Robin Ventura had his pinch-hitter lay down bunt with no one out and runners on first and second.
Alejandro De Aza waived at a 3-1 pitch way high-and-outside the zone.
Alex Rios and Alejandro De Aza dropped a ball between them for a triple.
And yet the White Sox still broke a 2-2 tie in the ninth to eek out a 3-2 victory and a series win in Kansas City. After Dayan Viciedo bounced a single to leadoff the inning, Jeff Keppinger drew his fifth walk of the season, which appropriately set off alarm bells and prompted Aaron Crow to be pulled for Greg Holland.
Holland might have deserved a better fate for inducing two fly balls to Jeff Francoeur‘s arm in right field, but pinch-runner Jordan Danks scooted forward a base on each, sliding home below Frenchy’s high throw and giving the White Sox the insurmountable one-run advantage. Addison Reed nailed down his 50th career save to seal another tremendous day of pitching.
The White Sox defense nearly conspired to end the game and Jesse Crain‘s scoreless streak in the eighth inning. Eric Hosmer lifted a fly ball to right-center with one out that really looked like Rios’ ball the whole way, or really just 91% of the way before both he and Alejandro De Aza–streaking to the scene from center–bailed out and let it drop between them for what was legitimately credited as a triple. Jesse Crain, responded gamely by inducing a quick pop-up from Salvador Perez, and striking out Lorenzo Cain after a careful battle with Billy Butler ended in an–eventually–harmless walk.
Jose Quintana looked up to the task of shouldering another measly White Sox offensive offering until the sixth. He allowed only three baserunners and a run through the first five innings while dotting the outside corner for four strikeouts, but a drawn-in infield in the sixth betrayed him. Alcides Escobar shot a double down the line past Conor Gillaspie–who was standing on the grass–and came home on a Salvador Perez single up the middle. With the game tied 2-2, Robin Ventura had no interest in seeing if Quintana could pitch over his struggles, and pulled him after he missed wide on a 3-2 fastball to Billy Butler.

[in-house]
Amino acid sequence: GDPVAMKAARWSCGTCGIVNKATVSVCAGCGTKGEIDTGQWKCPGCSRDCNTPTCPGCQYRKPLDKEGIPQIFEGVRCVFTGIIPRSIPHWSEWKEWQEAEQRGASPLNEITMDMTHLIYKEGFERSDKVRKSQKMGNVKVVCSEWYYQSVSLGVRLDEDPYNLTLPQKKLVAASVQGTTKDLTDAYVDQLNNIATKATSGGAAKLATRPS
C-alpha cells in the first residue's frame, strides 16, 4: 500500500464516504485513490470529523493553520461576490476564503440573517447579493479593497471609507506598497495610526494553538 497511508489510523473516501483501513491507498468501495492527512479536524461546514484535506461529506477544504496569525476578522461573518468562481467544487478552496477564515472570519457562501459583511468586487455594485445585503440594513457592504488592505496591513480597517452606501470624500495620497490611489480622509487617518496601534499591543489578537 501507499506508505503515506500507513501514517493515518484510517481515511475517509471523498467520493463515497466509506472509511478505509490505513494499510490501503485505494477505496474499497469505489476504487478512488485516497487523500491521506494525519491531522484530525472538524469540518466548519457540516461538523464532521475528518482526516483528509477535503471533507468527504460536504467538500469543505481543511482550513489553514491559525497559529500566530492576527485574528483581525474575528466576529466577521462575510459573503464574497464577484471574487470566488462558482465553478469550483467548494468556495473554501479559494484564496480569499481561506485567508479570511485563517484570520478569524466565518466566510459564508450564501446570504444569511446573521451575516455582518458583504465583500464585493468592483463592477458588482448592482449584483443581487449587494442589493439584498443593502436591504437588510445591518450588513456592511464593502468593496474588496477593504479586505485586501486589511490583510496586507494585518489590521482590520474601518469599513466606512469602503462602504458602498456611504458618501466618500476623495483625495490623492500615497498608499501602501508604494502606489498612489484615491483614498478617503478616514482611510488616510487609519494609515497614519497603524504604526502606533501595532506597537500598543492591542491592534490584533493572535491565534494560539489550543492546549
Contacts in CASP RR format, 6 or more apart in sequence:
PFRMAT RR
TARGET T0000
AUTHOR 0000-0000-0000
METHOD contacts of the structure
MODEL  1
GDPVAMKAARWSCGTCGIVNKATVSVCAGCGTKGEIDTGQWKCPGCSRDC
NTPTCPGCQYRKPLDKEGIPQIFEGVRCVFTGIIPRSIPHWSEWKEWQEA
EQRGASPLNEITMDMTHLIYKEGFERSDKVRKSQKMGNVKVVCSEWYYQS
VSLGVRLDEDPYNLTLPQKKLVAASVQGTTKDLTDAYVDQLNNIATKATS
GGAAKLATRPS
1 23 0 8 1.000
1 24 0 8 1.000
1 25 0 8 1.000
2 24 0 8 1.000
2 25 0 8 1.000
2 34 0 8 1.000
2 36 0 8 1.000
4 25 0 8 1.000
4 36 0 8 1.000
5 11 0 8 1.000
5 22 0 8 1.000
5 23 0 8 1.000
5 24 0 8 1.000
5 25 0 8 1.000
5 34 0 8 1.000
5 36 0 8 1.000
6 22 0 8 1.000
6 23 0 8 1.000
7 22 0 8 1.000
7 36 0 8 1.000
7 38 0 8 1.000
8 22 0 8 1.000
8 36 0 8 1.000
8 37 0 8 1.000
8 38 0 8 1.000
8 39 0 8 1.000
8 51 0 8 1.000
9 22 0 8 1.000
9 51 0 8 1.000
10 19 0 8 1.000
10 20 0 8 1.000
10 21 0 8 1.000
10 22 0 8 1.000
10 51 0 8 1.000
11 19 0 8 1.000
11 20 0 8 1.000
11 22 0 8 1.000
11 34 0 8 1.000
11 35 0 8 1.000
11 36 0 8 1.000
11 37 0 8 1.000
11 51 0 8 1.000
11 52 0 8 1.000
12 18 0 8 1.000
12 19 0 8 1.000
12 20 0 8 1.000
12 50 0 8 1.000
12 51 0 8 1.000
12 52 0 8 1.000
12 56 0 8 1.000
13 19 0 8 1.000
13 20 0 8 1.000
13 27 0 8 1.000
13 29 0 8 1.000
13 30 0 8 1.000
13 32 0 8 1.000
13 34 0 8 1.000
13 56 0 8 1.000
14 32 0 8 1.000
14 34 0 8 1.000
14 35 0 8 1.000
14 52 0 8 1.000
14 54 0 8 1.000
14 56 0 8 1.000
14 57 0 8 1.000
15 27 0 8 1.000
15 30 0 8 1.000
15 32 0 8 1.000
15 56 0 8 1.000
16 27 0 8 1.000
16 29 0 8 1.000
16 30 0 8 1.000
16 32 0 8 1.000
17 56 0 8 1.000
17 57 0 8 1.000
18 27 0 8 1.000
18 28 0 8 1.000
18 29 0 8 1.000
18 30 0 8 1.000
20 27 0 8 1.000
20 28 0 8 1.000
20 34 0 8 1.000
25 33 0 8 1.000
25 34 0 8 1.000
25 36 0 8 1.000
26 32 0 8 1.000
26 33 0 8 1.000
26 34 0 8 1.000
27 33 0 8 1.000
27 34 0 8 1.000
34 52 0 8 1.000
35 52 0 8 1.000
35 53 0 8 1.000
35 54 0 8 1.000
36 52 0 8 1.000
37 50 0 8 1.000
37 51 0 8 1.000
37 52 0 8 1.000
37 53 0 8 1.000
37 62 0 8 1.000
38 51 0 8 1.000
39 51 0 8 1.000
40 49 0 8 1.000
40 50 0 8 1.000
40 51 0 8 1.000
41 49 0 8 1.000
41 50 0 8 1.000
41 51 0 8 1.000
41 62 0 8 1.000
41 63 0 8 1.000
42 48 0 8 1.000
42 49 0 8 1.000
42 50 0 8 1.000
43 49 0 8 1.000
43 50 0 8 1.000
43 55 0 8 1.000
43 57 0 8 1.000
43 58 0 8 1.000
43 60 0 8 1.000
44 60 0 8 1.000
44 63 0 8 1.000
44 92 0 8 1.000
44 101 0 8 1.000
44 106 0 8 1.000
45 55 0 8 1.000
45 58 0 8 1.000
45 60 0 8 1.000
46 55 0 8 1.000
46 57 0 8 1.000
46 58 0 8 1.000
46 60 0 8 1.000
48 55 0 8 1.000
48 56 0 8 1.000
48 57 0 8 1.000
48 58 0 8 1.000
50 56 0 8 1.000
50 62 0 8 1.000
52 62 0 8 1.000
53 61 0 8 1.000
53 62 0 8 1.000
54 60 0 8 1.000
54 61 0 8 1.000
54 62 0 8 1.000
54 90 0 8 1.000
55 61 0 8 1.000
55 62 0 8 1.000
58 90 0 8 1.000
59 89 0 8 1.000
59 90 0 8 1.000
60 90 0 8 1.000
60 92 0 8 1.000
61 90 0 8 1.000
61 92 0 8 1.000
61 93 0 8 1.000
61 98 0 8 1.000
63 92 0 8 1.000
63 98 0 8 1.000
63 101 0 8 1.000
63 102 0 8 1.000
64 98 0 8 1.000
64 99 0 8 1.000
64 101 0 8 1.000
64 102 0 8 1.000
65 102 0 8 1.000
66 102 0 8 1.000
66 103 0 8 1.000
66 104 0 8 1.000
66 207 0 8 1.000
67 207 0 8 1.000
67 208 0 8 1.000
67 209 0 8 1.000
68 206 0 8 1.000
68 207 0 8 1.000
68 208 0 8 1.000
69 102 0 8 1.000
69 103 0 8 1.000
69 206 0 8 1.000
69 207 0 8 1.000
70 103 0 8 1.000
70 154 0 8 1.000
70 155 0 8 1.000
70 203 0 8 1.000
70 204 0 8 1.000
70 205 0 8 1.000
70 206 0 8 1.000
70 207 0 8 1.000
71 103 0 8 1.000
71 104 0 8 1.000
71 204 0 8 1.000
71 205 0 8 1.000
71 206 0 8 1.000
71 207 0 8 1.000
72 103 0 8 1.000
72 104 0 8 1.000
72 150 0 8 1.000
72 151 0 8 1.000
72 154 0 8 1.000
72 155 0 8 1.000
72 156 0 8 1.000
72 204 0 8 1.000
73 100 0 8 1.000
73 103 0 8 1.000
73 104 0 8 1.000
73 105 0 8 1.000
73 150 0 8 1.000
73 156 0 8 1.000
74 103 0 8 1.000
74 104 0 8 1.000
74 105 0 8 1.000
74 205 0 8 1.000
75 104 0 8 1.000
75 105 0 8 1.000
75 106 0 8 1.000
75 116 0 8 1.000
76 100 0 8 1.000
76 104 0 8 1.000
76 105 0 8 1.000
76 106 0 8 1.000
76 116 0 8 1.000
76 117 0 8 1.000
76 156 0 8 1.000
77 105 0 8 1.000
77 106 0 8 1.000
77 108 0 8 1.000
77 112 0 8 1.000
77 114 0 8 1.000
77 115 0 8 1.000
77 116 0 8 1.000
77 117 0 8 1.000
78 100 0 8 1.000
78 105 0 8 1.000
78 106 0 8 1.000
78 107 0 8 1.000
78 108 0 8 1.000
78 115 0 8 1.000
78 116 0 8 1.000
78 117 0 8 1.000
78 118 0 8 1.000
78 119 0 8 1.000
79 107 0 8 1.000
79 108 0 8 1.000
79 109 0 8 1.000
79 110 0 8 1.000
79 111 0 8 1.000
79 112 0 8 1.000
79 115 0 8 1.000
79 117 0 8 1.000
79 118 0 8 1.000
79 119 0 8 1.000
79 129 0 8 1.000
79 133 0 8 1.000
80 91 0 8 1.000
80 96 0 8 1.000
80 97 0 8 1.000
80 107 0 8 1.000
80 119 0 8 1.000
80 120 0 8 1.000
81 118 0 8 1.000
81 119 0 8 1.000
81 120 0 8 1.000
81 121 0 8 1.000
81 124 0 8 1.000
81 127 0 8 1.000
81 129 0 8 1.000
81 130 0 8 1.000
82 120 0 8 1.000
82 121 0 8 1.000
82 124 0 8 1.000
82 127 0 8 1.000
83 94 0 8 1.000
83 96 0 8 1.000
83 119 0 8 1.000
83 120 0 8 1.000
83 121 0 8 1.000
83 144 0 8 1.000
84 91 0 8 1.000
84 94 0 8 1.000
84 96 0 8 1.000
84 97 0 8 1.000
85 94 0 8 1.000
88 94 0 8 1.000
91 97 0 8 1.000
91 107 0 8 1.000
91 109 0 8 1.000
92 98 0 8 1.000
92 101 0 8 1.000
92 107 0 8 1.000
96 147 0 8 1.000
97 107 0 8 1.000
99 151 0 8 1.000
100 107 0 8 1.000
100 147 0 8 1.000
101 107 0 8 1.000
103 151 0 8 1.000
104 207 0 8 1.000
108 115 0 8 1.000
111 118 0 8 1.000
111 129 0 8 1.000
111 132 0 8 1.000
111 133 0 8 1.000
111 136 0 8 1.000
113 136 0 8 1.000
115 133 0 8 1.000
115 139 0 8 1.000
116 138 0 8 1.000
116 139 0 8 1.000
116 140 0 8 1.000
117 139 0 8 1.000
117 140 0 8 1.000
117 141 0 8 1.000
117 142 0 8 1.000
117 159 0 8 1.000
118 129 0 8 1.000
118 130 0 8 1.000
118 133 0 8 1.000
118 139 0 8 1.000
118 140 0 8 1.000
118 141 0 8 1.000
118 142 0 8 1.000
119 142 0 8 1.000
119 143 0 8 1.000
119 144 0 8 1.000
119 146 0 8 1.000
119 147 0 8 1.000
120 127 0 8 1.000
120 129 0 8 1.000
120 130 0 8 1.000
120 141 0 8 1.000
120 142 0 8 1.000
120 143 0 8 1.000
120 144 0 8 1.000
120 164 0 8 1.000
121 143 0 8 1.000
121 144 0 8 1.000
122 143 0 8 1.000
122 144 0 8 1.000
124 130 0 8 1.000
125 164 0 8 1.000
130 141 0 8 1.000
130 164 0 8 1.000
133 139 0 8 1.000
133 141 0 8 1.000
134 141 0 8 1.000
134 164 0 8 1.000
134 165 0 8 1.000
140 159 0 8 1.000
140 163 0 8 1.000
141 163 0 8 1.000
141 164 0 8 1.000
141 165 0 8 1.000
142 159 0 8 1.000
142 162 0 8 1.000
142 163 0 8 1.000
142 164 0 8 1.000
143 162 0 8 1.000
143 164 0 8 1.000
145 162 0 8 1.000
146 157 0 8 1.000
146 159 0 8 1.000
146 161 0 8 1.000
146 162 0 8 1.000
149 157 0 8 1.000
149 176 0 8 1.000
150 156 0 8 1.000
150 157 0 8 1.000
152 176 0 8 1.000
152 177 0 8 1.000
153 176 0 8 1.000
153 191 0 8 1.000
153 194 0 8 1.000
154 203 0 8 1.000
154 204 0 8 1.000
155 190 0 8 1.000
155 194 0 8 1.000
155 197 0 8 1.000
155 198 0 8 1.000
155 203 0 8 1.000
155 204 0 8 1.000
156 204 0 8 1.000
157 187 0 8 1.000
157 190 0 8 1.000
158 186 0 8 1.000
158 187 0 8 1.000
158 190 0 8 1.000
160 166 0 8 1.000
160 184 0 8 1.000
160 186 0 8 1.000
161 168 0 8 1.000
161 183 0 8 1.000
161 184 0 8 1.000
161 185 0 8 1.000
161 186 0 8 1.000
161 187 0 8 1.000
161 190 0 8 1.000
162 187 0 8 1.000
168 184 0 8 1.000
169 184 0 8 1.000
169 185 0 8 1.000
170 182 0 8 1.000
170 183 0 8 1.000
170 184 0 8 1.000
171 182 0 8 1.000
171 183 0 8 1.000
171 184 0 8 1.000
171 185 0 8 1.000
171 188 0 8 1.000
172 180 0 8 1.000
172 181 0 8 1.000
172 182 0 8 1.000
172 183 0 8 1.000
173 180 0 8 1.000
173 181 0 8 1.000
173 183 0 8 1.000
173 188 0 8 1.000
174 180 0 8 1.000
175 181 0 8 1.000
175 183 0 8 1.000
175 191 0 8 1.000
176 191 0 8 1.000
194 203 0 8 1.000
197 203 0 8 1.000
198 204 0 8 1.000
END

The move cost Quintana a shot at a quality start, but immediately paid off when Lorenzo Cain turned Matt Lindstrom‘s first pitch into an inning-ending double play.
The White Sox, of course, have their offense to blame for not being able to walk away from this one easily. The first knock of Jeff Keppinger’s three-single day led off the third inning, and was followed by Tyler Flowers grinding out a walk like the days of old (which mostly took place in Charlotte). With no outs and the top of the order coming up, Robin Ventura called for Alejandro De Aza to lay down a bunt.
De Aza ducked out on keeping his bat head down and fouled it off, so we’ll never know the results of the out-sacrificing strategy, except that De Aza–behind in the count–fouled off two more pitches before taking a cutter that caught the outside corner for strike three. Alexei Ramirez and Alex Rios followed it up by spoiling 2-0 counts for a weak groundout and a strikeout looking respectively. Rios did a lot of staring at strikes, striking out three times on the day.
Even the breakthrough fourth inning, where Gillaspie inherited the same situation and responded by poking an RBI single through the middle and came around to score on a two-out Jeff Keppinger looper to right, an ugly-looking Dayan Viciedo double play stuffed in the middle prevented a bigger inning.
Runners were placed in scoring position with two out in the fifth and sixth with similarly lacking results. But let’s save the regret for later.
Team Record: 31-41
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